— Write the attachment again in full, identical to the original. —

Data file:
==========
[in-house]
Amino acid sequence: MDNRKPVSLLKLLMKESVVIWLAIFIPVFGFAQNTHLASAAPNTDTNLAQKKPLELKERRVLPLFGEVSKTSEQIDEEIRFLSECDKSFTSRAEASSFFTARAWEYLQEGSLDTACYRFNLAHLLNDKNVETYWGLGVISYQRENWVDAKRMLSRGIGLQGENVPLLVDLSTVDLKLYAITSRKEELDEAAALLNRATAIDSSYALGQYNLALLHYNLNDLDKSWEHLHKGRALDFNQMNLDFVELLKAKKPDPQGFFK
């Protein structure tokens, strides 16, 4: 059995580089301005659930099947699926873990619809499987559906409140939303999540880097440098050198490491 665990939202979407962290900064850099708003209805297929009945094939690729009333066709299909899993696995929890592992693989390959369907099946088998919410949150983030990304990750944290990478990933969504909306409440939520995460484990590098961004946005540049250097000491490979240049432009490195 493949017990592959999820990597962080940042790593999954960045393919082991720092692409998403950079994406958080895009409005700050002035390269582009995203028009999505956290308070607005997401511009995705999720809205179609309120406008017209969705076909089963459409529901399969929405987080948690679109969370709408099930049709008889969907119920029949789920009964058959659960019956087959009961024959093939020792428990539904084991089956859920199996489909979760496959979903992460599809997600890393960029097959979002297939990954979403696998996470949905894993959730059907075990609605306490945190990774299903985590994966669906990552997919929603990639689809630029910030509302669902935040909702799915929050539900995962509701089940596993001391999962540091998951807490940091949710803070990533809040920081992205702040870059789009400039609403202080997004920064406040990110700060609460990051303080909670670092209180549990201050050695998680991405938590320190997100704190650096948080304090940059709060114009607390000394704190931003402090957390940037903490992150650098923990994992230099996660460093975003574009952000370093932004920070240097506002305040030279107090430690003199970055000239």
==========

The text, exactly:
[in-house]
Amino acid sequence: MDNRKPVSLLKLLMKESVVIWLAIFIPVFGFAQNTHLASAAPNTDTNLAQKKPLELKERRVLPLFGEVSKTSEQIDEEIRFLSECDKSFTSRAEASSFFTARAWEYLQEGSLDTACYRFNLAHLLNDKNVETYWGLGVISYQRENWVDAKRMLSRGIGLQGENVPLLVDLSTVDLKLYAITSRKEELDEAAALLNRATAIDSSYALGQYNLALLHYNLNDLDKSWEHLHKGRALDFNQMNLDFVELLKAKKPDPQGFFK
């Protein structure tokens, strides 16, 4: 059995580089301005659930099947699926873990619809499987559906409140939303999540880097440098050198490491 665990939202979407962290900064850099708003209805297929009945094939690729009333066709299909899993696995929890592992693989390959369907099946088998919410949150983030990304990750944290990478990933969504909306409440939520995460484990590098961004946005540049250097000491490979240049432009490195 493949017990592959999820990597962080940042790593999954960045393919082991720092692409998403950079994406958080895009409005700050002035390269582009995203028009999505956290308070607005997401511009995705999720809205179609309120406008017209969705076909089963459409529901399969929405987080948690679109969370709408099930049709008889969907119920029949789920009964058959659960019956087959009961024959093939020792428990539904084991089956859920199996489909979760496959979903992460599809997600890393960029097959979002297939990954979403696998996470949905894993959730059907075990609605306490945190990774299903985590994966669906990552997919929603990639689809630029910030509302669902935040909702799915929050539900995962509701089940596993001391999962540091998951807490940091949710803070990533809040920081992205702040870059789009400039609403202080997004920064406040990110700060609460990051303080909670670092209180549990201050050695998680991405938590320190997100704190650096948080304090940059709060114009607390000394704190931003402090957390940037903490992150650098923990994992230099996660460093975003574009952000370093932004920070240097506002305040030279107090430690003199970055000239």